No, best case for this woman now is probably to take a plea and lose her rights.


Well, regardless of how much Fed juries buy what ASUA's are selling, the standard is still beyond a reasonable doubt. And any other comments I might have about ASUA's will be kept to myself.
Link Posted: 1/6/2012 8:52:35 AM EDT
[Last Edit: 1/6/2012 8:52:46 AM EDT by brickeyee]
Originally Posted By TrojanMan:
Originally Posted By wreckinturn4:

Hall was convicted in 1999 of possessing an unregistered firearm, in violation of 26 U.S.C. § 5861(d), and is therefore prohibited from owning or possessing a firearm.


WTF?


I've looked up the quoted code and I can't figure it out.

Does it mean that nobody can make a firearm (any firearm) without paying the registration tax? How does that jive with all the folks with 80% receivers and such?


ETA: So wait. It's called "machine guns, destructive devices, and certain other firearms" but it never defines "firearm" as being an NFA weapon, it just uses "firearm" the whole time. I assumed the tax only applied to NFA weapons, so why do they just use "firearm" throughout the entire code?


For purposes of the NFA, a " firearm" is defined as a machine gun in the entire law.

You cannot read just one portion of statute law without also looking at any definitions used in the law.

Unless the law defines a term explicitly they do have their normal meaning.

The NFA defines "firearm" explicitly in other sections.

He had an unregistered machine gun, or other NFA defined weapon (sawed off shotgun, etc.).


The ruling says she needs to defend against the count at trial.

The prosecution will have to prove (beyond a reasonable doubt) she aided the felon.


She would, however, violate § 922(g)(1) and § 2 by aiding and abetting a felon to possess a firearm. Count Three charges her with the latter.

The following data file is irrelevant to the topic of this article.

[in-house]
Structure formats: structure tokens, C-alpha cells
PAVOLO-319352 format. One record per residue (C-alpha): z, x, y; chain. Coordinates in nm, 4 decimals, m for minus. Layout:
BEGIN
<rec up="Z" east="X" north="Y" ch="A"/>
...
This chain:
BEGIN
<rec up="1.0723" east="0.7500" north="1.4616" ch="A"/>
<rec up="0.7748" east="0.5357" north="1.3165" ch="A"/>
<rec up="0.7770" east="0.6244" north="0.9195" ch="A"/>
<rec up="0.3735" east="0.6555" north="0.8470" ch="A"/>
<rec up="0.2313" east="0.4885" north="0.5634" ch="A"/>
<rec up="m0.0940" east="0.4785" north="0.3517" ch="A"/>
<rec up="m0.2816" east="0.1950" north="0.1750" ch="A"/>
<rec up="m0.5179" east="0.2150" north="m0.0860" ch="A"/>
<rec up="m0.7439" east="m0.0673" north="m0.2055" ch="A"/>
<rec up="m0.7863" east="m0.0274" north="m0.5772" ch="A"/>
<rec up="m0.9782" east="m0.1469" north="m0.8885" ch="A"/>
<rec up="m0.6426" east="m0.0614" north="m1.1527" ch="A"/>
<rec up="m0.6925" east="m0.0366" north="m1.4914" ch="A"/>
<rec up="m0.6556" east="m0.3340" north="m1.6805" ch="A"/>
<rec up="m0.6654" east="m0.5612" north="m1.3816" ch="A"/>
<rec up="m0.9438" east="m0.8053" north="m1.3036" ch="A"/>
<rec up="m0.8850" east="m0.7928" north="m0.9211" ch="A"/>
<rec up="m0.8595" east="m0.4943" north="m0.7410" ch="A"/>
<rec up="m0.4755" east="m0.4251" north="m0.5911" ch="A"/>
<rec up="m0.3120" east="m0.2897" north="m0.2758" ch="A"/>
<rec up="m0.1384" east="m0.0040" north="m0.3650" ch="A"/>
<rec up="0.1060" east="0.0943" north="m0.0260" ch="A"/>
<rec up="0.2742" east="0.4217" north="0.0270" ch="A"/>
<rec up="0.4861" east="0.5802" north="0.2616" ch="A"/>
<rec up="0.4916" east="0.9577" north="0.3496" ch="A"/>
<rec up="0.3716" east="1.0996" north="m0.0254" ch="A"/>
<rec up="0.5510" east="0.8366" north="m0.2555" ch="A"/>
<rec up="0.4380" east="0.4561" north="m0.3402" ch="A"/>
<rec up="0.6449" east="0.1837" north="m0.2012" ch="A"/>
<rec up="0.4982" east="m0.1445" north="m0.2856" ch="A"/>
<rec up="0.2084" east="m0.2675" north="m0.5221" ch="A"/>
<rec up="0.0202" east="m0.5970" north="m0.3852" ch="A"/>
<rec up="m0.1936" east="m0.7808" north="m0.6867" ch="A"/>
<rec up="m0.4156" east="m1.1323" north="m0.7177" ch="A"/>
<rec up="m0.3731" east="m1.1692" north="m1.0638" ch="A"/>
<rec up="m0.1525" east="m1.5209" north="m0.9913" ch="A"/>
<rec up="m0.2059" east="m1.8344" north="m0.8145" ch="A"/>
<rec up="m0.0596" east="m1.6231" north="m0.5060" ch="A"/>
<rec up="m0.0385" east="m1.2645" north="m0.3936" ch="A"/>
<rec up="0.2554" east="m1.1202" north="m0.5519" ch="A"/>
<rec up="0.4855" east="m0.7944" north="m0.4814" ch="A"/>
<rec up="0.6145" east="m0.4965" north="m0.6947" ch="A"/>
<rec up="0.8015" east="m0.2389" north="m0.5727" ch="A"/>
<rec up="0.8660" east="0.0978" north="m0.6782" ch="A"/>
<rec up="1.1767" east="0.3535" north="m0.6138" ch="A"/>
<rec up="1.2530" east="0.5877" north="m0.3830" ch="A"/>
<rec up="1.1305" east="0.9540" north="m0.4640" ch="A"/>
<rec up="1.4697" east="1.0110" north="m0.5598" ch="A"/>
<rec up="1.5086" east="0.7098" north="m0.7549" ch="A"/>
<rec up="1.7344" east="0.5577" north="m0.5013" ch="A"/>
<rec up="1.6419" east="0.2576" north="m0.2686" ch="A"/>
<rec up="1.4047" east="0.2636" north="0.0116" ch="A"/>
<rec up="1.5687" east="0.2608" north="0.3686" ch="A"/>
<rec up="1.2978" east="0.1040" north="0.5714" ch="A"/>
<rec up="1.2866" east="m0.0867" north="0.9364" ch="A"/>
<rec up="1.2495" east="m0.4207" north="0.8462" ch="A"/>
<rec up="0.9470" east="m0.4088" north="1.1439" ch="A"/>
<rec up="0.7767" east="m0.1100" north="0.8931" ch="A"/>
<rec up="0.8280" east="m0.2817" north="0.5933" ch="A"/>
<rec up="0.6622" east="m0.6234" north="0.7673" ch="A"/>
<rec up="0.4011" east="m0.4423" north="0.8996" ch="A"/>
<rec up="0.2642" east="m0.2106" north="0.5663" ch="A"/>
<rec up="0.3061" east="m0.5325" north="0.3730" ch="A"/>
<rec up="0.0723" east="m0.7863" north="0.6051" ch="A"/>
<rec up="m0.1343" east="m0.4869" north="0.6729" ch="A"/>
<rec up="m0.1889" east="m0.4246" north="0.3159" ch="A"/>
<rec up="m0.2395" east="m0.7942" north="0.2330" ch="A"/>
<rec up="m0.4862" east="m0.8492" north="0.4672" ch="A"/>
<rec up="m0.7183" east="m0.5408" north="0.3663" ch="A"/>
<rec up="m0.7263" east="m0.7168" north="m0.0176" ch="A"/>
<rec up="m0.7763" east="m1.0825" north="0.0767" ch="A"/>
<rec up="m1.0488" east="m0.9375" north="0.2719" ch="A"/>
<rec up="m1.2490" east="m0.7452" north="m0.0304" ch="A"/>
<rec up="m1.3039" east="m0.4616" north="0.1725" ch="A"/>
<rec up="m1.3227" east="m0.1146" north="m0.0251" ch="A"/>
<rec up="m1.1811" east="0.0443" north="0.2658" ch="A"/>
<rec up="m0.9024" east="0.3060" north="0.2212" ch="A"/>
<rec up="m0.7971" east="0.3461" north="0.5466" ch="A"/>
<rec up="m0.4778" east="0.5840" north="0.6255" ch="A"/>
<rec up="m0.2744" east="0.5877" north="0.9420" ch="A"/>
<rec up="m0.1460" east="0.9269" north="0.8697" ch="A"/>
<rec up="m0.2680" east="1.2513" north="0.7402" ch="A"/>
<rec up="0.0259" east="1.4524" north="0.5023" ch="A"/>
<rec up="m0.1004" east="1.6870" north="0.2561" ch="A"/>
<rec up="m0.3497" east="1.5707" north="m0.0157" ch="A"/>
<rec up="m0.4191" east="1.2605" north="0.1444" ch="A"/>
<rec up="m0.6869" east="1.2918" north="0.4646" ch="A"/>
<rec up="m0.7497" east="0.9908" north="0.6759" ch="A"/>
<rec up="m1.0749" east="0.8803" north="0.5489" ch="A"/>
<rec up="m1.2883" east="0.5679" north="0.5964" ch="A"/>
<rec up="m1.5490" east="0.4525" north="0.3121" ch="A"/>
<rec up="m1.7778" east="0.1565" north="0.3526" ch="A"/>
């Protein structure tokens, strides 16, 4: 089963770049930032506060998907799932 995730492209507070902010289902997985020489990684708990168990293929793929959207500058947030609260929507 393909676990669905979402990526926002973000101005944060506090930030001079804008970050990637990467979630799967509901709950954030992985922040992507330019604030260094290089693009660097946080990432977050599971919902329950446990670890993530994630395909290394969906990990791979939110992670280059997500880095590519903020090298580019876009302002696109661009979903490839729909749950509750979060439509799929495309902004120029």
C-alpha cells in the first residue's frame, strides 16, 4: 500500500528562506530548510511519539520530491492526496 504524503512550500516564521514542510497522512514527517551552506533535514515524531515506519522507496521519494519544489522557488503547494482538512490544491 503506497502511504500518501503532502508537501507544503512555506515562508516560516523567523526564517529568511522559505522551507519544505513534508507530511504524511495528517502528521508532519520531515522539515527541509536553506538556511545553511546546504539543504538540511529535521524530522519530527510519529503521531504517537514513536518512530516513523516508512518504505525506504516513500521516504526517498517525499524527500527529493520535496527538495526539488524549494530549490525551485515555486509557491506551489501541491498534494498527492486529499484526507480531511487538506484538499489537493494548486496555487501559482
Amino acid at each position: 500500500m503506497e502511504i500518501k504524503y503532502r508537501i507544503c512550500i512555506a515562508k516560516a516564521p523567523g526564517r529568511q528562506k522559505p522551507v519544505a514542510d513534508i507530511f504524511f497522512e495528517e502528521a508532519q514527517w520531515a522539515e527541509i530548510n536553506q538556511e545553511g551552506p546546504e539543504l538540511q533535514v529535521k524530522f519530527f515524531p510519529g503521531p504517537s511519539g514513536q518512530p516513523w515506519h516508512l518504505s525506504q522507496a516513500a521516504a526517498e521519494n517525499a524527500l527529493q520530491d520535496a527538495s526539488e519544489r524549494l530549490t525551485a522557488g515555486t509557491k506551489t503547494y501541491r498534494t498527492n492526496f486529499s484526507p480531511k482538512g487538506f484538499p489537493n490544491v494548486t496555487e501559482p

If she failed to secure it on the house from his possession she is going to have a problem, especially if she new he was a felon.

Link Posted: 1/6/2012 9:26:35 AM EDT
[Last Edit: 1/6/2012 9:27:42 AM EDT by BobP]
Originally Posted By brickeyee:
Originally Posted By TrojanMan:
Originally Posted By wreckinturn4:

Hall was convicted in 1999 of possessing an unregistered firearm, in violation of 26 U.S.C. § 5861(d), and is therefore prohibited from owning or possessing a firearm.


WTF?


I've looked up the quoted code and I can't figure it out.

Does it mean that nobody can make a firearm (any firearm) without paying the registration tax? How does that jive with all the folks with 80% receivers and such?


ETA: So wait. It's called "machine guns, destructive devices, and certain other firearms" but it never defines "firearm" as being an NFA weapon, it just uses "firearm" the whole time. I assumed the tax only applied to NFA weapons, so why do they just use "firearm" throughout the entire code?


For purposes of the NFA, a " firearm" is defined as a machine gun in the entire law.

You cannot read just one portion of statute law without also looking at any definitions used in the law.

Unless the law defines a term explicitly they do have their normal meaning.

The NFA defines "firearm" explicitly in other sections.

He had an unregistered machine gun, or other NFA defined weapon (sawed off shotgun, etc.).


The ruling says she needs to defend against the count at trial.

The prosecution will have to prove (beyond a reasonable doubt) she aided the felon.


She would, however, violate § 922(g)(1) and § 2 by aiding and abetting a felon to possess a firearm. Count Three charges her with the latter.


If she failed to secure it on the house from his possession she is going to have a problem, especially if she new he was a felon.


She should be ok if she took steps to prevent him from possessing. Not sure what level of prevention needed, however.

This reminded me of G. Gorden Liddy. He was asked about self defense for felons. He said he couldn't posses a firearm, but his wife had an awesome collection